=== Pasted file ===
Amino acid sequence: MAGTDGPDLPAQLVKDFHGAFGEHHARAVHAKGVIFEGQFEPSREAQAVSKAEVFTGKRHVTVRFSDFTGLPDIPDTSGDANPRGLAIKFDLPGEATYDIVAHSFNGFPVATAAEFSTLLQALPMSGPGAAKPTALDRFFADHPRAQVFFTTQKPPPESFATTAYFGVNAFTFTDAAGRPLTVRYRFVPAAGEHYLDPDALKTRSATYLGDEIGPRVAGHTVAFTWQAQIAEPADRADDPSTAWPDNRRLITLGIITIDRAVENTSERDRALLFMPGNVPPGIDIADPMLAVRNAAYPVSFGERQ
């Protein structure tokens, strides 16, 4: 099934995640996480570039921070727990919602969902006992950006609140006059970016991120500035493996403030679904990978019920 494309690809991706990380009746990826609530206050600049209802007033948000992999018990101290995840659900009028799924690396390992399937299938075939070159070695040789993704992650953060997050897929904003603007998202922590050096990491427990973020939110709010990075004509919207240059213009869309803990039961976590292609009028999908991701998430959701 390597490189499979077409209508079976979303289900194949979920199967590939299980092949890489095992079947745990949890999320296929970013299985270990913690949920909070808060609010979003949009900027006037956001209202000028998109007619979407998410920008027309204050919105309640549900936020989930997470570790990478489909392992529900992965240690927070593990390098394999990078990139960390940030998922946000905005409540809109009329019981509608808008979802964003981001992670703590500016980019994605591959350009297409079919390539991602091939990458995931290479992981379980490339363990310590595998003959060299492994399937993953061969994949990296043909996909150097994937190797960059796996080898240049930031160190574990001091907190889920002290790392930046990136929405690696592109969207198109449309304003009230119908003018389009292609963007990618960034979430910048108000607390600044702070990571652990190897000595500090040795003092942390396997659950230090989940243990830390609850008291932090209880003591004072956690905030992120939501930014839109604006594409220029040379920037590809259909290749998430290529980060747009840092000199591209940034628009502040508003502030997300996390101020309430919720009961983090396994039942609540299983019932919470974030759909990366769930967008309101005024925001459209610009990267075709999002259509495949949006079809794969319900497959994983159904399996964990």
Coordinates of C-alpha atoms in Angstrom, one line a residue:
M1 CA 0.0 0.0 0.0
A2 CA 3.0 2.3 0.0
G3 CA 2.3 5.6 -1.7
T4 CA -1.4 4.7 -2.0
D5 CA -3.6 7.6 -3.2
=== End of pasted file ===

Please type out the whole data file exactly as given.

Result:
Amino acid sequence: MAGTDGPDLPAQLVKDFHGAFGEHHARAVHAKGVIFEGQFEPSREAQAVSKAEVFTGKRHVTVRFSDFTGLPDIPDTSGDANPRGLAIKFDLPGEATYDIVAHSFNGFPVATAAEFSTLLQALPMSGPGAAKPTALDRFFADHPRAQVFFTTQKPPPESFATTAYFGVNAFTFTDAAGRPLTVRYRFVPAAGEHYLDPDALKTRSATYLGDEIGPRVAGHTVAFTWQAQIAEPADRADDPSTAWPDNRRLITLGIITIDRAVENTSERDRALLFMPGNVPPGIDIADPMLAVRNAAYPVSFGERQ
């Protein structure tokens, strides 16, 4: 099934995640996480570039921070727990919602969902006992950006609140006059970016991120500035493996403030679904990978019920 494309690809991706990380009746990826609530206050600049209802007033948000992999018990101290995840659900009028799924690396390992399937299938075939070159070695040789993704992650953060997050897929904003603007998202922590050096990491427990973020939110709010990075004509919207240059213009869309803990039961976590292609009028999908991701998430959701 390597490189499979077409209508079976979303289900194949979920199967590939299980092949890489095992079947745990949890999320296929970013299985270990913690949920909070808060609010979003949009900027006037956001209202000028998109007619979407998410920008027309204050919105309640549900936020989930997470570790990478489909392992529900992965240690927070593990390098394999990078990139960390940030998922946000905005409540809109009329019981509608808008979802964003981001992670703590500016980019994605591959350009297409079919390539991602091939990458995931290479992981379980490339363990310590595998003959060299492994399937993953061969994949990296043909996909150097994937190797960059796996080898240049930031160190574990001091907190889920002290790392930046990136929405690696592109969207198109449309304003009230119908003018389009292609963007990618960034979430910048108000607390600044702070990571652990190897000595500090040795003092942390396997659950230090989940243990830390609850008291932090209880003591004072956690905030992120939501930014839109604006594409220029040379920037590809259909290749998430290529980060747009840092000199591209940034628009502040508003502030997300996390101020309430919720009961983090396994039942609540299983019932919470974030759909990366769930967008309101005024925001459209610009990267075709999002259509495949949006079809794969319900497959994983159904399996964990």
Coordinates of C-alpha atoms in Angstrom, one line a residue:
M1 CA 0.0 0.0 0.0
A2 CA 3.0 2.3 0.0
G3 CA 2.3 5.6 -1.7
T4 CA -1.4 4.7 -2.0
D5 CA -3.6 7.6 -3.2